Can birds eat bread?

In this brief guide, we’ll address the query: “Can birds eat bread?” Also, we’ll explore what a bird’s diet consists of, and what foods should people avoid feeding birds. 

Can birds eat bread? 

Birds can eat bread, so long as it isn’t in large quantities and it is only a supplement to their otherwise quite varied diet.

Bread is not toxic to birds, but if consumed in excess it can lead to the accumulation of carbohydrates, and as a result, birds may be malnourished, as they may have replaced other more nutritious foods in their diet with the intake of empty calories from bread.

Users who are keen on supplying birds with feed can instead use small portions of bread, soaked in water (so that it doesn’t get stuck on the way down) and they can alternate it with bits of fruit and leftover scraps. 

However, users should be mindful of the volumes and the type of feed that they leave out for birds. This is because they may inadvertently attract other animals such as scavengers and vermin that may transmit disease, and require professional control measures.   

What is a bird’s usual diet? 

A bird’s diet will depend on the species and its feeding habits. 

For example, hummingbirds have a notoriously different diet than owls and corvids (crows). The former use nectar as sustenance, while the latter hunt and scavenge.  

Generalizing, birds can have a varied diet: they can eat seeds, fruits (berries, stone fruits), insects (borers, caterpillars, moths, beetles, stink bugs), other invertebrates (spiders, centipedes, millipedes, earthworms), dry fruits (acorns, nuts, pod seeds), small mammals, reptiles, amphibians, carrion, garbage, leftover scraps, etc.

It is important to note that if readers install bird feeders or otherwise leave food out for species such as sparrows, robins. and other parid birds, this may draw predatory carnivorous birds such as falcons, shrikes, sparrow hawks, and other types into the vicinity.  

What foods should people avoid feeding birds? 

Foods that are contraindicated for feeding birds include chocolate, avocado, seed pits, milk, onions, and processed foods (such as meats, junk food, candy, and snacks). Additionally, foods that are high in sodium are contraindicated for feeding birds. 

Chocolate is toxic to birds, as it contains plant compounds theobromine and caffeine. Both of these substances are contraindicated for birds, as they damage liver and kidney functions in birds.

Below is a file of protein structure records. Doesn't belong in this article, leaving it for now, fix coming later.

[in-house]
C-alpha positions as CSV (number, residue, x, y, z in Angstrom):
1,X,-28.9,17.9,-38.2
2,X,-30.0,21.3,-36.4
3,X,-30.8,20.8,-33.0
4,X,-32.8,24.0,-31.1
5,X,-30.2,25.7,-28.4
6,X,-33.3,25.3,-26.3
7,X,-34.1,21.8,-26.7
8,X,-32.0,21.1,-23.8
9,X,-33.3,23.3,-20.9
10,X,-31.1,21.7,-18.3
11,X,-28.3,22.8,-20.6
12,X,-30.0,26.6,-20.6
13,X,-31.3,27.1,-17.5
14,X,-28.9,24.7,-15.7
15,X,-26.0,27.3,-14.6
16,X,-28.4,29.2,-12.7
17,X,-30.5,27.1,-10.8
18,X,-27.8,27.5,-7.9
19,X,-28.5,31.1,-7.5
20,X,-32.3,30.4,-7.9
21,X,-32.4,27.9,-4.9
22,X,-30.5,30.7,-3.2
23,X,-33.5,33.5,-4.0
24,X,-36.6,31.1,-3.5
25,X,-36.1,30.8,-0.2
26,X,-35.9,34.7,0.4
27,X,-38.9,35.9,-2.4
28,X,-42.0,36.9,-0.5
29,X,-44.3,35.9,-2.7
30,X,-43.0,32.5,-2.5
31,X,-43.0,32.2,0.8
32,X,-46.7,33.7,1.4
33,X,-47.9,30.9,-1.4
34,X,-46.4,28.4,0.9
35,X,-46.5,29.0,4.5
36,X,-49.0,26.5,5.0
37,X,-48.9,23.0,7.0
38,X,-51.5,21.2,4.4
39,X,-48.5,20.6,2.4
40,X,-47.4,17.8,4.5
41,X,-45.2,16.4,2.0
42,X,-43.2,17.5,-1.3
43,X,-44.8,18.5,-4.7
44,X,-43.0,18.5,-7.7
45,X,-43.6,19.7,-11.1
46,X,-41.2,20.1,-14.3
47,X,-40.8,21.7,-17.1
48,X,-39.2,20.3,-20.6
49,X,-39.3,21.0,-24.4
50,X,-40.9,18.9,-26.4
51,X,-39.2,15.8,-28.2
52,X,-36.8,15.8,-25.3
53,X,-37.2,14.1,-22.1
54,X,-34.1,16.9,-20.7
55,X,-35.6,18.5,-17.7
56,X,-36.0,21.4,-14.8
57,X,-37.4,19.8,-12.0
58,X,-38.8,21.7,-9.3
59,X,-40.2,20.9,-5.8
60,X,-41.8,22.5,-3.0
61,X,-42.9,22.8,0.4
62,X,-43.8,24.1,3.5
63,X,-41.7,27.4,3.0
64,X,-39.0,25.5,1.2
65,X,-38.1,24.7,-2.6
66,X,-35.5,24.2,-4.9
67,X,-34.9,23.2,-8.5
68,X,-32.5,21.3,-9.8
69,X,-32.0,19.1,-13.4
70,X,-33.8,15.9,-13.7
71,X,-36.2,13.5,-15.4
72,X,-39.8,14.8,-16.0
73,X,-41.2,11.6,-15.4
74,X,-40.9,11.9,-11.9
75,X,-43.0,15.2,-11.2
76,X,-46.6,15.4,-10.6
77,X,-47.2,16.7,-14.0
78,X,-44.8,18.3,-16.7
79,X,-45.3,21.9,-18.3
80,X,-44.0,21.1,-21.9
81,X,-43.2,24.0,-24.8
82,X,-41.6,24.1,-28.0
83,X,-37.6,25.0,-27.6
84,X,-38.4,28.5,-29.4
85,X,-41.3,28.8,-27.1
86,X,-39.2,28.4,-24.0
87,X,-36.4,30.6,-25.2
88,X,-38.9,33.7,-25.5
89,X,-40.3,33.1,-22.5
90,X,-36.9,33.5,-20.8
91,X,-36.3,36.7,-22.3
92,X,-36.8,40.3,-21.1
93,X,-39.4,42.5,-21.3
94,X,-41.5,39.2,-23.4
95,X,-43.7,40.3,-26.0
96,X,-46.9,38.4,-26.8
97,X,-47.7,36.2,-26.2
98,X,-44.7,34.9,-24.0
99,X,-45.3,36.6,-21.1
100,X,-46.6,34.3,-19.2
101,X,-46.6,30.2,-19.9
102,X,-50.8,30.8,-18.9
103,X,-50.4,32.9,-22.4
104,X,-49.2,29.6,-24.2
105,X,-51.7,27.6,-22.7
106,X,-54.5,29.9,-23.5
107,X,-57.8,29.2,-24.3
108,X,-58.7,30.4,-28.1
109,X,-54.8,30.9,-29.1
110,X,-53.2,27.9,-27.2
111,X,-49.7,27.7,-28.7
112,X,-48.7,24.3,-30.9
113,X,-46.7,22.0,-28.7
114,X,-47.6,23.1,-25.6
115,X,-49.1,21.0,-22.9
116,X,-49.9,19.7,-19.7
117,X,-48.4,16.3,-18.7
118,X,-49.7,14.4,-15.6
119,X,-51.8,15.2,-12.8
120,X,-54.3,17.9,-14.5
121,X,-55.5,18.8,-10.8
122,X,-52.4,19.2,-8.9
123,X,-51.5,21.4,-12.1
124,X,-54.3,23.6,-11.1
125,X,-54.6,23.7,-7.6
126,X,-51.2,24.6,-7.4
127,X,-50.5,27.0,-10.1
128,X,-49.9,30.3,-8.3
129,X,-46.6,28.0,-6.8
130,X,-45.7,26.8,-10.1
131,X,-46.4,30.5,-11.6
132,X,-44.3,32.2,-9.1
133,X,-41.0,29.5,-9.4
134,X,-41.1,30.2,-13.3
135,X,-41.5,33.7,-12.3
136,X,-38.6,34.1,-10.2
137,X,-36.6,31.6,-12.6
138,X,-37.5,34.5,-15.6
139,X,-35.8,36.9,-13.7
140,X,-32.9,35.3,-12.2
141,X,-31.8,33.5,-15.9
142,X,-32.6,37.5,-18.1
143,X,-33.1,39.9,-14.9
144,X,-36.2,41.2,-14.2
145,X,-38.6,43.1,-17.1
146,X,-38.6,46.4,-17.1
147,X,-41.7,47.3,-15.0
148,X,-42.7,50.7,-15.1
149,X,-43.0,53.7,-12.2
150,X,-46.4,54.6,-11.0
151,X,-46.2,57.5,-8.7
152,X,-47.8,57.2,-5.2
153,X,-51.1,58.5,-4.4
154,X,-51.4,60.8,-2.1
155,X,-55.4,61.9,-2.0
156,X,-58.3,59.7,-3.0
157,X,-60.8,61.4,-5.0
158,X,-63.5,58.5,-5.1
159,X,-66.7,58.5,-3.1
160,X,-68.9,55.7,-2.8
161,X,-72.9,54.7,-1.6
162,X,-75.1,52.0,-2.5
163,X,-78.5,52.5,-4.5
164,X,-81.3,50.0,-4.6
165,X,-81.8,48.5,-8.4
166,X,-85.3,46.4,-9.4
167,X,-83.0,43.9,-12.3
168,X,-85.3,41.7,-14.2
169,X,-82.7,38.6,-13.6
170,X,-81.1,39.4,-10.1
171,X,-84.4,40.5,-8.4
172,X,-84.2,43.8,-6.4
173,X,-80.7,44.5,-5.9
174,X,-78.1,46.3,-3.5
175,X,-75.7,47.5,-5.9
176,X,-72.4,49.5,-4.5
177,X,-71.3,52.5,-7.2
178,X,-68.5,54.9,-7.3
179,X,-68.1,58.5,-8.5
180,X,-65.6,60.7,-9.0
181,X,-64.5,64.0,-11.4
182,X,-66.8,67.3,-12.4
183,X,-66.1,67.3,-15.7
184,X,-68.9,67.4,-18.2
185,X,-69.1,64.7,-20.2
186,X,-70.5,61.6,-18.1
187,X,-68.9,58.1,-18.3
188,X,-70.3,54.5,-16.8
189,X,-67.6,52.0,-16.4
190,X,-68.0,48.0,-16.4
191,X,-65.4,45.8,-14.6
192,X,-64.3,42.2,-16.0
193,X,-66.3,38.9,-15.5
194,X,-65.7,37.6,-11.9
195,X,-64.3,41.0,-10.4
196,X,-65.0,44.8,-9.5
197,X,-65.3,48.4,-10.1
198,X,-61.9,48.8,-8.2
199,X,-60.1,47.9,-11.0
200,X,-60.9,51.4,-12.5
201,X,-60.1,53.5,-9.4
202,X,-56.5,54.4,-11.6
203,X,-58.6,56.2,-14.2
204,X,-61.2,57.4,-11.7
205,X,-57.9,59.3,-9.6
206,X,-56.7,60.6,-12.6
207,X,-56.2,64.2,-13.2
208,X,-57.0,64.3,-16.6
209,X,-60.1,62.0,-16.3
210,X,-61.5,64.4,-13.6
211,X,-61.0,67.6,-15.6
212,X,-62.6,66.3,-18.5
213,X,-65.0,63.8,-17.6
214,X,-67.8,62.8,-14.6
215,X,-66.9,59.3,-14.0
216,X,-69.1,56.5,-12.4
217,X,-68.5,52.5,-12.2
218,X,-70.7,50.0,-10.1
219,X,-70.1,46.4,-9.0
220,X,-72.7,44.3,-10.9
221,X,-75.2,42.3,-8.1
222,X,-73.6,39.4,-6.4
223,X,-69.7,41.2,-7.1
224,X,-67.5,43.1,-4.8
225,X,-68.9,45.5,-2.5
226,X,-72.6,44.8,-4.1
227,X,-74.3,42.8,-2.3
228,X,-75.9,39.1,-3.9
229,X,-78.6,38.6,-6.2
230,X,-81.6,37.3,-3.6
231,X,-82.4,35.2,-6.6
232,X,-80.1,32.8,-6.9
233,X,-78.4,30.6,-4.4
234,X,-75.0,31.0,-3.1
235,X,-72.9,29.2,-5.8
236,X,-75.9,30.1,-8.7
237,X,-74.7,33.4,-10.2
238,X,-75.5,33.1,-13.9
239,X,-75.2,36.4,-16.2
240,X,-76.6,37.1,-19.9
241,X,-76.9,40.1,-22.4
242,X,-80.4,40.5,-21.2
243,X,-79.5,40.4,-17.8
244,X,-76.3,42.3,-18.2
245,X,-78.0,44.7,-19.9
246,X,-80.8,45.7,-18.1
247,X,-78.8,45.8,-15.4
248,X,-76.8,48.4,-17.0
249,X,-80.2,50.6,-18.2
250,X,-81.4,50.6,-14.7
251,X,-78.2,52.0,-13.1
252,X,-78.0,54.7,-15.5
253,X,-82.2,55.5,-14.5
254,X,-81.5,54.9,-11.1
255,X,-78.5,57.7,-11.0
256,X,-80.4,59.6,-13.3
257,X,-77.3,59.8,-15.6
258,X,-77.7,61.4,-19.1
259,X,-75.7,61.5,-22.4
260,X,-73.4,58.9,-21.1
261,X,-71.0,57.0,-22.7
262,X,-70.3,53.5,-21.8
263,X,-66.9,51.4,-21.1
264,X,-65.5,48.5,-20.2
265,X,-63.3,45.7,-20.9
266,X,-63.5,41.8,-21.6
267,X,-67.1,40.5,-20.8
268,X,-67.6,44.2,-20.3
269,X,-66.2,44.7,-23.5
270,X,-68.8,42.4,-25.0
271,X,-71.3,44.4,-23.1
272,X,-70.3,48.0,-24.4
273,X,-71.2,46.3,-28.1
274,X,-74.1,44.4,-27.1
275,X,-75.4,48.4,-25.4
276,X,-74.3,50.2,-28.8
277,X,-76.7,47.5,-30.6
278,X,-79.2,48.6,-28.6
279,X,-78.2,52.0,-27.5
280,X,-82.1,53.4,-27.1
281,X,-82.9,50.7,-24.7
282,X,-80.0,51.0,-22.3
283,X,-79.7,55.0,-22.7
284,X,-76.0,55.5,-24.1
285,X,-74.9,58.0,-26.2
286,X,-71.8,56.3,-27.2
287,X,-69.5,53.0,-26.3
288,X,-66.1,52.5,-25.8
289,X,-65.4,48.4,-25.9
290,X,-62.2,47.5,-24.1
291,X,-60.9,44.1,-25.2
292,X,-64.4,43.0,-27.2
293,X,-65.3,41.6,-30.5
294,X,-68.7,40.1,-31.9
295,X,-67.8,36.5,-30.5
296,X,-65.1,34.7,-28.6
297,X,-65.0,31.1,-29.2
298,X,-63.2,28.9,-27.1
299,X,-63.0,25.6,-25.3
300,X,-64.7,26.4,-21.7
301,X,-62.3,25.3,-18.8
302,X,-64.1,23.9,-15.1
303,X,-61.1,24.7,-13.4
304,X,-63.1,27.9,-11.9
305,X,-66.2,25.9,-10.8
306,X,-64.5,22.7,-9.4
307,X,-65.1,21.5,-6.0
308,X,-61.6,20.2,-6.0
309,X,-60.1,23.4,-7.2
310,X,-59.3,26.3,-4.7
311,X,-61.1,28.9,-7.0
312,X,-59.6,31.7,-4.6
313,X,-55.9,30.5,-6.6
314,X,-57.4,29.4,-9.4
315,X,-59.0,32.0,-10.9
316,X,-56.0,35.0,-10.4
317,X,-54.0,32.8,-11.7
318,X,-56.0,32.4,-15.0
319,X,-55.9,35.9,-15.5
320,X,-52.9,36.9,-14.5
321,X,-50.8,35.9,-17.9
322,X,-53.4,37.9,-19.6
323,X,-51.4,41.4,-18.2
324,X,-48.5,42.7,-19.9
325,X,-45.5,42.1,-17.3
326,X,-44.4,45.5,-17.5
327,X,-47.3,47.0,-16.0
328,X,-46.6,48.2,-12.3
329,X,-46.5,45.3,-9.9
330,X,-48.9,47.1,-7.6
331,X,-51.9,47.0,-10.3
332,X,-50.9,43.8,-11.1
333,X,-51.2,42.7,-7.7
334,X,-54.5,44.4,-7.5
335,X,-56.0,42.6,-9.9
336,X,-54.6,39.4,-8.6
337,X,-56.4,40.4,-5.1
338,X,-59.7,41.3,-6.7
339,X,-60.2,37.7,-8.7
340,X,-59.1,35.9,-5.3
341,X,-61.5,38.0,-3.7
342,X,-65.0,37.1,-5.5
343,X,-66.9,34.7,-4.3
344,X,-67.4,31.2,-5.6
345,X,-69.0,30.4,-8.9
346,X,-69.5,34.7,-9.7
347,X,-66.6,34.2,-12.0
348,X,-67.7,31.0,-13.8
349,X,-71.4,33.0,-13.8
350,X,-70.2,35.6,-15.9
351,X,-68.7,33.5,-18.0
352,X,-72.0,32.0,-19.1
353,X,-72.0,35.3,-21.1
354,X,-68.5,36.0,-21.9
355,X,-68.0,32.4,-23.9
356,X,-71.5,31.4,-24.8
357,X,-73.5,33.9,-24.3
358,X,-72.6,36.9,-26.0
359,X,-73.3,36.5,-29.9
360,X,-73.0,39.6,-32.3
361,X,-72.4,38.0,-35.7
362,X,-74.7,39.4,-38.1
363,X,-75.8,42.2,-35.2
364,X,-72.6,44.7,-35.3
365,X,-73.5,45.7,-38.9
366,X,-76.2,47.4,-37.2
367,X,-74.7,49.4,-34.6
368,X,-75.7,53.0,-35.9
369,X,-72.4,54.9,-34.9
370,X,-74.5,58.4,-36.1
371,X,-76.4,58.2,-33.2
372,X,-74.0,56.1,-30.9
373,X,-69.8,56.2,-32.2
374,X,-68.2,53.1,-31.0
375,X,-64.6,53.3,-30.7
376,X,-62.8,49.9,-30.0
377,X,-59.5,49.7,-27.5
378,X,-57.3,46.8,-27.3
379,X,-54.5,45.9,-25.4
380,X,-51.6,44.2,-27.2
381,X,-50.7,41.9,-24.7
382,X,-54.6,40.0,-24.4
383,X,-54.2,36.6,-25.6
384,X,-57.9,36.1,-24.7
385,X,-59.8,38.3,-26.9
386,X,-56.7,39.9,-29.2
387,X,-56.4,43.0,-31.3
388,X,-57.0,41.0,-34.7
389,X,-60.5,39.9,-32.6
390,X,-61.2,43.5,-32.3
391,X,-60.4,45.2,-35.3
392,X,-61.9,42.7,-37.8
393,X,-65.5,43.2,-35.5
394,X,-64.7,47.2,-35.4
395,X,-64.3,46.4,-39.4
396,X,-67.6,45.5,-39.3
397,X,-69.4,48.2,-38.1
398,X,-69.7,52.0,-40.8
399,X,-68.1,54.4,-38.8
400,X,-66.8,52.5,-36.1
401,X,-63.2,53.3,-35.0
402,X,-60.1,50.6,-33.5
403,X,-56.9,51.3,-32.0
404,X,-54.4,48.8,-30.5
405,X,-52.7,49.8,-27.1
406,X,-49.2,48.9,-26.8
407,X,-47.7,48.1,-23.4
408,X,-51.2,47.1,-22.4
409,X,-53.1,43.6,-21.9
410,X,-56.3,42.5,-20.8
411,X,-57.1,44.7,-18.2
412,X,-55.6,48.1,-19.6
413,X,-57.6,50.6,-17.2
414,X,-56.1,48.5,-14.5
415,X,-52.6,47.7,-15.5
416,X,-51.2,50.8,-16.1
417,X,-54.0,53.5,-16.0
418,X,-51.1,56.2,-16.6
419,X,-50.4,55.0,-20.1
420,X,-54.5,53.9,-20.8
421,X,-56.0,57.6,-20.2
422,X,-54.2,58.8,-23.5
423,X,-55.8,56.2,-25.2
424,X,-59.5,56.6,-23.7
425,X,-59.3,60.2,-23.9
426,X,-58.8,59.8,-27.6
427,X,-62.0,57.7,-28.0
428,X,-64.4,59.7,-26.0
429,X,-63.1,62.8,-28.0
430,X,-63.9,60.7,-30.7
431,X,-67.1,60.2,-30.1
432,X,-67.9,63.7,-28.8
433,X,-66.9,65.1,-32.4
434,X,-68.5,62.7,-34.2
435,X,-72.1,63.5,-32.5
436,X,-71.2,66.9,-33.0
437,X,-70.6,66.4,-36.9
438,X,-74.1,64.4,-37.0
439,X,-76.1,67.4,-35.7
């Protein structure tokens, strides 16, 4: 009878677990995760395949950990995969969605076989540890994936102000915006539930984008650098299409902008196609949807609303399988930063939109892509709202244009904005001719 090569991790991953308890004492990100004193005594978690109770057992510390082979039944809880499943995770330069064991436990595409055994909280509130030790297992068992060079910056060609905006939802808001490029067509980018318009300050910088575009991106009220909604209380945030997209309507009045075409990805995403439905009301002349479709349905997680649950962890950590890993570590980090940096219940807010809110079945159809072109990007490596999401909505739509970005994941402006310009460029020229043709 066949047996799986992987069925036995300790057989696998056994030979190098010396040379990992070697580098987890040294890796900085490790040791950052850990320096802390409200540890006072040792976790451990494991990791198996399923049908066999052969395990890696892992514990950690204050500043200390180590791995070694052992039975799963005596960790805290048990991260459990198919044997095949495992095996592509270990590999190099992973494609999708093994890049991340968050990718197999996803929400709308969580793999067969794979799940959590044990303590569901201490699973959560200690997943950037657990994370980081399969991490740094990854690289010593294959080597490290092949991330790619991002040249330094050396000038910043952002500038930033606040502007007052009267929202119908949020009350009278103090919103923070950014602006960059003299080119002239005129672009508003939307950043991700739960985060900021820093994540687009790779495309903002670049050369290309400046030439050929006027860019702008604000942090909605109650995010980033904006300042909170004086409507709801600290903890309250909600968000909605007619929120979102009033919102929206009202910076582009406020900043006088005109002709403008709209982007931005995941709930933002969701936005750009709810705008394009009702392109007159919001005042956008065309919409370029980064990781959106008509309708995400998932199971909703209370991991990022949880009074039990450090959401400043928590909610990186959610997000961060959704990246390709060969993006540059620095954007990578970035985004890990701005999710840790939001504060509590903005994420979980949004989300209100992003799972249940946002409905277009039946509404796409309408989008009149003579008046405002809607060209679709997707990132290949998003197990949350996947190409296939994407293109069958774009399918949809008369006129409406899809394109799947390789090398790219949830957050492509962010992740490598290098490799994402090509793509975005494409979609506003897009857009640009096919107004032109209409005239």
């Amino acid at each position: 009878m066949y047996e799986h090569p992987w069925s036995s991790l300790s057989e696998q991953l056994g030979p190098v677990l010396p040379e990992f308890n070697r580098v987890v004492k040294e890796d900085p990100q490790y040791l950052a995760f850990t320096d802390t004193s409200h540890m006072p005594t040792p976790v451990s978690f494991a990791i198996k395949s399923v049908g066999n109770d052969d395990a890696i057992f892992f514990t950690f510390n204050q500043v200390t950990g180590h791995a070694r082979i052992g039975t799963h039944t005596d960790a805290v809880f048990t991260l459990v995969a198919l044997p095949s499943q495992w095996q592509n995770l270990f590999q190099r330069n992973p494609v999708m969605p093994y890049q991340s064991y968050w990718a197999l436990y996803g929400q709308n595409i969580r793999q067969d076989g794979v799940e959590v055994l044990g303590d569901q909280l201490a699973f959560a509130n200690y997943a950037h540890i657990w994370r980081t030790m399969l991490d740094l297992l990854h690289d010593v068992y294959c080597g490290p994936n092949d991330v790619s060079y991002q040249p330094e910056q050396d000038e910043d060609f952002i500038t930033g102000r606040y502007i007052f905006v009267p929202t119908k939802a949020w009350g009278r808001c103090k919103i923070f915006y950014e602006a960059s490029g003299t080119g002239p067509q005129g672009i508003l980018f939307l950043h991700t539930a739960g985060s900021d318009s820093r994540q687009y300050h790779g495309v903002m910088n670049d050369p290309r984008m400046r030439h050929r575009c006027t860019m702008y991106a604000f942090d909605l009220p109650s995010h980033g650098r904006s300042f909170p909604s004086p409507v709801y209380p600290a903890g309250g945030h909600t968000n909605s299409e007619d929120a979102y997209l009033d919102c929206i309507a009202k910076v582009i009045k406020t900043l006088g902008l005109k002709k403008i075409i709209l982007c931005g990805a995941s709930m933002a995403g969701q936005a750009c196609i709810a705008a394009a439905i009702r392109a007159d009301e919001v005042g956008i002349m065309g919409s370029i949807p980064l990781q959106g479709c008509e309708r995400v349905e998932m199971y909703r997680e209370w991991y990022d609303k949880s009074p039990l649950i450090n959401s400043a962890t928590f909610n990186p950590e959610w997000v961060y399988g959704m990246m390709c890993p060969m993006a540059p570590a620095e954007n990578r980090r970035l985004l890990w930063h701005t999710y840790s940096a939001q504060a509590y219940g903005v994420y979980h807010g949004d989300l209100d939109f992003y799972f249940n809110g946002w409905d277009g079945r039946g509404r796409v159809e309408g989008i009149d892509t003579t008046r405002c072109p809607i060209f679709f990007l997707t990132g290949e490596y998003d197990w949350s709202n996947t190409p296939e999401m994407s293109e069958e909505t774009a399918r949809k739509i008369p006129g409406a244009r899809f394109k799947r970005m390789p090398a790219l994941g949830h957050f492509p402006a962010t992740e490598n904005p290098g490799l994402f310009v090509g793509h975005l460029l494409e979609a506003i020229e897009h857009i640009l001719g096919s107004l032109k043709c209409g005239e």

All birds have an intolerance for lactose, ergo any food product laced with milk or dairy may provide fatal to them. 

The sulfur content present in onions makes them toxic to birds, and even when cooked, these substances may leach into other foods (such as vegetables), making them also unsafe for birds to consume. 

Stones from fruits or seed pits may also be noxious if left within a bird’s reach, due to their cyanide content. The flesh of these fruits is safe for them to consume, though the pits must be discarded before serving them. 

Pulse seeds should not be offered to birds when raw, as their PHA content makes them extremely toxic and potentially lethal. Canned pulses such as beans, peas, chickpeas, faba beans, and others can be offered to birds, as cooking them breaks down the Phytohaemagglutinin

Bread, when inadequately prepared, can be deadly to birds. Regardless of their status as -empty calories- morsels that are too big and dry can lead to blockage of the esophagus: a deadly dilemma. 

If users wish to maintain a safe bird feeder, they can stock it with sugar water (that needs to be regularly changed to prevent the growth of molds and bacteria), cooked rice, ground oats, cooked potatoes, ground nuts, and small amounts of crumbled, soaked bread. 

When preparing sugar water, it shouldn’t be sweetened with honey, as some types (particularly raw honey), may contain microbes and toxins that can be deadly to species such as hummingbirds

To summarize, we encourage our readers to consult with ornithologists (bird scientists), who can provide tailored orientation and help users set up an environmentally-friendly bird feeder. 

Conclusion

In this brief guide, we have addressed the query: “Can birds eat bread?” Also, we’ve explored what a bird’s diet consists of, and what foods should people avoid feeding birds. 

References 

https://www.kennedywildbirdfood.co.uk/news/what-not-to-feed-birds/

http://hummingbirds.net/feeders.html 

https://web.stanford.edu/group/stanfordbirds/text/essays/Diet_and_Nutrition.html

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